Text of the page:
Adjustable rate mortgage (ARM)

An adjustable rate mortgage is a type of real estate loan in which the interest rate is adjusted or changes periodically to reflect changes in the market. It is a type of adjustable mortgage loan. It may also be called a variable rate mortgage or floating rate mortgage.

Adjustable mortgage loans usually have much lower initial installments compared to fixed-rate mortgages. This means that more borrowers can afford to pay the initial installments. The initial interest rates are also usually lower, which means an overall less expensive loan, if the interest rates do not increase significantly.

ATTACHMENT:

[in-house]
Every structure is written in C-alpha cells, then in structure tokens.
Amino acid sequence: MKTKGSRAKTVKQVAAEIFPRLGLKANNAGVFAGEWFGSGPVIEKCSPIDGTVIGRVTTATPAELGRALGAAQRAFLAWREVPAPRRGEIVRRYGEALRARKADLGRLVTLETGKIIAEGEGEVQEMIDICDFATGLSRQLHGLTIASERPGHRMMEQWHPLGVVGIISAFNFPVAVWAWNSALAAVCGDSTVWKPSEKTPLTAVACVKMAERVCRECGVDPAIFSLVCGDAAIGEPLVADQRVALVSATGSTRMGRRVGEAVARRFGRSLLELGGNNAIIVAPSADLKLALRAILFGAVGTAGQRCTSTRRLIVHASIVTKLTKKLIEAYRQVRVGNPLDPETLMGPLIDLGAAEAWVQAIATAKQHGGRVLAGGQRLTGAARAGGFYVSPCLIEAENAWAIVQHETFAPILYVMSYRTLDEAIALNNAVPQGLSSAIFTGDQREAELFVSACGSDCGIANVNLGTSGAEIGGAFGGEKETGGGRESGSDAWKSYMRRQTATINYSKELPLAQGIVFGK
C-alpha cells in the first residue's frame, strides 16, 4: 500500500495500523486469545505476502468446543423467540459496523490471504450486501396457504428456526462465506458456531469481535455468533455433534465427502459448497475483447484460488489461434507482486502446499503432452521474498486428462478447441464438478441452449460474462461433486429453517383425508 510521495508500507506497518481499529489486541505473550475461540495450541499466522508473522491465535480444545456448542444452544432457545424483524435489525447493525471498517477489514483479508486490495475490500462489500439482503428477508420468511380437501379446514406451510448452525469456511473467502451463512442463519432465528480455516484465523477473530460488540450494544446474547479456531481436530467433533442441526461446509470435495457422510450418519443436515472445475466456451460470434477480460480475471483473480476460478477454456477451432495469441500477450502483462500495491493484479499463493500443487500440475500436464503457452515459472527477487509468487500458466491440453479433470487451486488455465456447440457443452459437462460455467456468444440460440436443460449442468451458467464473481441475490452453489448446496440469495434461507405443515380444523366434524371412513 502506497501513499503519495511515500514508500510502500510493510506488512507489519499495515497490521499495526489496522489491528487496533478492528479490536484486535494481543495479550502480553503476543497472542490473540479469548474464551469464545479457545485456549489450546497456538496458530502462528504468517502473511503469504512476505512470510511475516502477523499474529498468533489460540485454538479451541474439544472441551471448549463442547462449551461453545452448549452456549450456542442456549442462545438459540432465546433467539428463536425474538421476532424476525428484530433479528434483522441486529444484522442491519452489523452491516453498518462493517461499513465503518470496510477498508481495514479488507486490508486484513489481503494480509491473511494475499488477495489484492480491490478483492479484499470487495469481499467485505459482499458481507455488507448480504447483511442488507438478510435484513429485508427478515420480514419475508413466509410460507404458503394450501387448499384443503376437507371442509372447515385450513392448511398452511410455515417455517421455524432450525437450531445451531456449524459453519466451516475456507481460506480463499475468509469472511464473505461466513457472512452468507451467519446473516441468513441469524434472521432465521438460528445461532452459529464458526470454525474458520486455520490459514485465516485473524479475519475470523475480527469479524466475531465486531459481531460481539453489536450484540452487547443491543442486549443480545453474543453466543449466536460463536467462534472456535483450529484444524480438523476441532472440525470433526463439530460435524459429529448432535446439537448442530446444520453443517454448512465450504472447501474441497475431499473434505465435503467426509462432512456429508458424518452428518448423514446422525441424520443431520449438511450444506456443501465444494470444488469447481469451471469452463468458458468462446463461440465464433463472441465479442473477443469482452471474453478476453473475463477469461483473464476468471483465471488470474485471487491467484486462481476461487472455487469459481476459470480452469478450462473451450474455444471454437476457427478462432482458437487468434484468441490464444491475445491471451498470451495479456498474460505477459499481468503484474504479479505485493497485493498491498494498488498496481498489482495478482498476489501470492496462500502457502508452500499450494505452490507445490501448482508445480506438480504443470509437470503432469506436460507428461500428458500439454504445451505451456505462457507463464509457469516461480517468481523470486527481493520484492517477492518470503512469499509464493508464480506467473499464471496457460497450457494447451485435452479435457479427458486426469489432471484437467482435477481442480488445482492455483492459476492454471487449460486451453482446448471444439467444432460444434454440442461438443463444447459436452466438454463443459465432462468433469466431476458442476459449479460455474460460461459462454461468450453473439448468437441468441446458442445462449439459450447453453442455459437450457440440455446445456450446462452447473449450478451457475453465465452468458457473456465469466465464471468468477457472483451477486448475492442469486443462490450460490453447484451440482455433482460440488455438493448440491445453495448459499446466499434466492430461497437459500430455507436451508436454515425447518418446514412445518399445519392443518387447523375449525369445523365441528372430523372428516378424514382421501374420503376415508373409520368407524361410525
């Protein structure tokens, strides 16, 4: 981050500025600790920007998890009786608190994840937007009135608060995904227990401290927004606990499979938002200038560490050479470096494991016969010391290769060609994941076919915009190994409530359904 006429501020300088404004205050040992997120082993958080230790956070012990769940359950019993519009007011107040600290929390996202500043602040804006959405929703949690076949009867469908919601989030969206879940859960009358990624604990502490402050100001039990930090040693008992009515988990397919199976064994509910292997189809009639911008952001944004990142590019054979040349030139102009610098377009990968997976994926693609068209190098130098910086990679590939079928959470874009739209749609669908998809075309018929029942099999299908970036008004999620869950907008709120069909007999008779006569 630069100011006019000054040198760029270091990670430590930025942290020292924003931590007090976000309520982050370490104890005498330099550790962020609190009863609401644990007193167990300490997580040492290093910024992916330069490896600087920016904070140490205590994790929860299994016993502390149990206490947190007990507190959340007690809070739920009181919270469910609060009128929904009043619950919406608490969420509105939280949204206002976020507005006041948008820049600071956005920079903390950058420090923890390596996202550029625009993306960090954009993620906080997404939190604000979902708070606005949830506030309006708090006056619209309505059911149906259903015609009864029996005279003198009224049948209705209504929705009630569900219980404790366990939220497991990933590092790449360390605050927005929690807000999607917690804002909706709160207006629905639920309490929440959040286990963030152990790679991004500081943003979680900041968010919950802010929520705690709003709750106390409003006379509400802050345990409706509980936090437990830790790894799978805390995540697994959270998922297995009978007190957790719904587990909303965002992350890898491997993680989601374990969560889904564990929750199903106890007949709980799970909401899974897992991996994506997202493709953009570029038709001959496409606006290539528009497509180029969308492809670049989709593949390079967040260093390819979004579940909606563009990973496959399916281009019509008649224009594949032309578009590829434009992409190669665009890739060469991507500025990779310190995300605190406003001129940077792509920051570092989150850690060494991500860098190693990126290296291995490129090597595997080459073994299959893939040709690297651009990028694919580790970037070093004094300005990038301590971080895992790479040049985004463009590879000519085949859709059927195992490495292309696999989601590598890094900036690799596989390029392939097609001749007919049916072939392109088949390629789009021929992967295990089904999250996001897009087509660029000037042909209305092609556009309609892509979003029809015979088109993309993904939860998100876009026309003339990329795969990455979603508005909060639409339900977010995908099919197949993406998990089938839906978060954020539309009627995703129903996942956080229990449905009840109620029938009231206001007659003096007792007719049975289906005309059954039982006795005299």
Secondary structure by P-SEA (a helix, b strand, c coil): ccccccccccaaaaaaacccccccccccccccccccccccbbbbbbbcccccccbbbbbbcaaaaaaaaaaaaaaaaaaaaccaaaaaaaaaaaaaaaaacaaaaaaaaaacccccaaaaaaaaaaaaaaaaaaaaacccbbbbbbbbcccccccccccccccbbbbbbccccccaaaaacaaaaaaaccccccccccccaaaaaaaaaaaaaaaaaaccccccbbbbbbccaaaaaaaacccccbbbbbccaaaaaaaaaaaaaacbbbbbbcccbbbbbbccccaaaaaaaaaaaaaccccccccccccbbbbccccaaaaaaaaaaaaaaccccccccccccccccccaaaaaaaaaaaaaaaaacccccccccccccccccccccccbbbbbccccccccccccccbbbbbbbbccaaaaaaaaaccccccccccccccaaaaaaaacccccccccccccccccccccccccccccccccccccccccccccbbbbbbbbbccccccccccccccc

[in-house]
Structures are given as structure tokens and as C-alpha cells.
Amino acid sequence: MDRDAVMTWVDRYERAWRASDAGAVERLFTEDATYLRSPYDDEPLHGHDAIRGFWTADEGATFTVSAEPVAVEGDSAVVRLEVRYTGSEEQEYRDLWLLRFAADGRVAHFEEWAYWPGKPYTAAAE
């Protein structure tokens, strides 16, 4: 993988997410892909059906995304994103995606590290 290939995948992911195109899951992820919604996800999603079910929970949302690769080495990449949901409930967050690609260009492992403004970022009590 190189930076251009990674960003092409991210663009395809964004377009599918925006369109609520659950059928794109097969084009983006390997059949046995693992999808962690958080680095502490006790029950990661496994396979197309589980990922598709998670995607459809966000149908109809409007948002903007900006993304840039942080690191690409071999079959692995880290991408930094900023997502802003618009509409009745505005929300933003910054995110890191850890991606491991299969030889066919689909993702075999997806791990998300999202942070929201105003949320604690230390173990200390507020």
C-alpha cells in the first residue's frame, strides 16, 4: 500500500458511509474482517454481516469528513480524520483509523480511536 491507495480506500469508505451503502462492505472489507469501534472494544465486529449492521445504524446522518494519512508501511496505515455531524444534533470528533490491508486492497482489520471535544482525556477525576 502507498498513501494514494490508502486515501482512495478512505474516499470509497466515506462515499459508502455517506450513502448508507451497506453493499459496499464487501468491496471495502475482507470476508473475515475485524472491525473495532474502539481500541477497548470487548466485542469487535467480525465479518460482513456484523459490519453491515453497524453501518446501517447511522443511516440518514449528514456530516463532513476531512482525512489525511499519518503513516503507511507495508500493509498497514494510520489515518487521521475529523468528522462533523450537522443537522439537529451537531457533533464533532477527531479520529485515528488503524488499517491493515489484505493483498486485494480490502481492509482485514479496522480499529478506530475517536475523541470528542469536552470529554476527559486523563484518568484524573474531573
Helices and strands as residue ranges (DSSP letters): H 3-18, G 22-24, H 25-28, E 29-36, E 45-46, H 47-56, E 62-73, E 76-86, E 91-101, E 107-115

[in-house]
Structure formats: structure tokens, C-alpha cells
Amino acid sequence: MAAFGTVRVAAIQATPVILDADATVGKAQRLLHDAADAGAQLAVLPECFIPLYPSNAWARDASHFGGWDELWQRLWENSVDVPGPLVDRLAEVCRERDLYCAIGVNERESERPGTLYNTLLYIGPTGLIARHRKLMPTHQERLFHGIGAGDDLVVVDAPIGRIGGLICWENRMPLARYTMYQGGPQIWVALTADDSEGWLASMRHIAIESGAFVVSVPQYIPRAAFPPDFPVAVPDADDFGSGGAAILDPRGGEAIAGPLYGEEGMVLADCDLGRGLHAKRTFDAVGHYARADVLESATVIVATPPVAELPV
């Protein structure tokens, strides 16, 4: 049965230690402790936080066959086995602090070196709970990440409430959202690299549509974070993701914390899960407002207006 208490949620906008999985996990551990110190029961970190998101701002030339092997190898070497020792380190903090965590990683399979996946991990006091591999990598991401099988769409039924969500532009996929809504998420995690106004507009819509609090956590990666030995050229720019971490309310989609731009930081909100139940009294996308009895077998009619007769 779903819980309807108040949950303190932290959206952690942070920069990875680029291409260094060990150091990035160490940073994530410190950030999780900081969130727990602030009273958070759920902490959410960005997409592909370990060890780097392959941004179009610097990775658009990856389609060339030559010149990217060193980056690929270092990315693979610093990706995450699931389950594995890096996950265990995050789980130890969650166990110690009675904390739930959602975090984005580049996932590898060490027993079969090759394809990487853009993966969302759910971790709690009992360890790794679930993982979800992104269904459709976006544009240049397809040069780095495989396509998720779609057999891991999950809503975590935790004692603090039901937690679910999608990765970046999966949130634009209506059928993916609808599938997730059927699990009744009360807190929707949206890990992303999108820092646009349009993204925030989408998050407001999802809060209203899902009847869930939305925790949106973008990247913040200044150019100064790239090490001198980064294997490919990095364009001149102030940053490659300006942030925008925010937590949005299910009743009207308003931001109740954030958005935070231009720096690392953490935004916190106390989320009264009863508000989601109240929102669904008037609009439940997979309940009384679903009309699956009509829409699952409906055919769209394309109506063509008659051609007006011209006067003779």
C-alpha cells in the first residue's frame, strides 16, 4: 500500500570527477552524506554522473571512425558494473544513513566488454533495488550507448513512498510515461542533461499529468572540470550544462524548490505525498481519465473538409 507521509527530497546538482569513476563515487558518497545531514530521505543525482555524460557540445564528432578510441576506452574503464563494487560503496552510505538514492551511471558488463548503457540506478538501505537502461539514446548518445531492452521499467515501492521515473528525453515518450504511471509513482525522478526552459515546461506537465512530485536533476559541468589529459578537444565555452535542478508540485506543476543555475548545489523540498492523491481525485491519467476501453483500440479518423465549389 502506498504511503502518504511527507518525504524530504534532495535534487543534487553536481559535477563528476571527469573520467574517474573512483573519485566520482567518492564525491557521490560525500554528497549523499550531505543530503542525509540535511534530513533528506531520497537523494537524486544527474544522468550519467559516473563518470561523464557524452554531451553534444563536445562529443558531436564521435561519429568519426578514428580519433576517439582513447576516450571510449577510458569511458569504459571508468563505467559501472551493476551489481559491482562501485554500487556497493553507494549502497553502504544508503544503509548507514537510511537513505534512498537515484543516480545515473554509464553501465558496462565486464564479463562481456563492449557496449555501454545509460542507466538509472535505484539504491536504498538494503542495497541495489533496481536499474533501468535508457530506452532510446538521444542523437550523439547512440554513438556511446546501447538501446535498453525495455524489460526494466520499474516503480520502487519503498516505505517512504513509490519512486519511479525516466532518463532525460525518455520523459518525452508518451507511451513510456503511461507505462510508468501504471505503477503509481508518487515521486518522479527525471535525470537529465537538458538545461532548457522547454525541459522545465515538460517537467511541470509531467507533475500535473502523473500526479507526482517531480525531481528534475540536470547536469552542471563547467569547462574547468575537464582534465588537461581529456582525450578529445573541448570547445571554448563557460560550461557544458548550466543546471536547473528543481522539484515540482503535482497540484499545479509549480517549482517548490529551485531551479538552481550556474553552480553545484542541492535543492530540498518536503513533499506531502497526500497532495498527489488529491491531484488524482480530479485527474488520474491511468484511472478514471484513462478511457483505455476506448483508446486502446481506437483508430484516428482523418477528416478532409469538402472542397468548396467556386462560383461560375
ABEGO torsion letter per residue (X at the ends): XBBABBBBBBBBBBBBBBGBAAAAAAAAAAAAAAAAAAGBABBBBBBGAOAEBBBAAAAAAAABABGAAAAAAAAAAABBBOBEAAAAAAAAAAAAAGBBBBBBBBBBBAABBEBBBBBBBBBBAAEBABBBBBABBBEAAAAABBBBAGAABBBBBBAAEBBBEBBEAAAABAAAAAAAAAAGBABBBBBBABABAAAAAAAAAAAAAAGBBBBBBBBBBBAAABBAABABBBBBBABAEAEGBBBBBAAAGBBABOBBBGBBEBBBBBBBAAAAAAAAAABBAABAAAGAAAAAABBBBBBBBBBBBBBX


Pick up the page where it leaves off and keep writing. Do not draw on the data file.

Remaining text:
The reason for this lower initial rate is that there is a high risk of having interest rates go up eventually. Hence, the low installment amount and initial interest rate is supposed to offset the subsequent increase in interest rates.
The problem with adjustable rate mortgages is the high risk associated with them.

Due to the increase in interest rates the borrower is often left with a much higher interest rate than the original rate, which means the loan amount also goes up substantially. The installment amount then also goes up significantly, since there is a larger amount to pay within the specified loan term.

This monthly payment may be more than the borrower can afford, which can lead to default. Hence, while adjustable rate mortgages may seem less expensive in the beginning, in the end it is usually more expensive.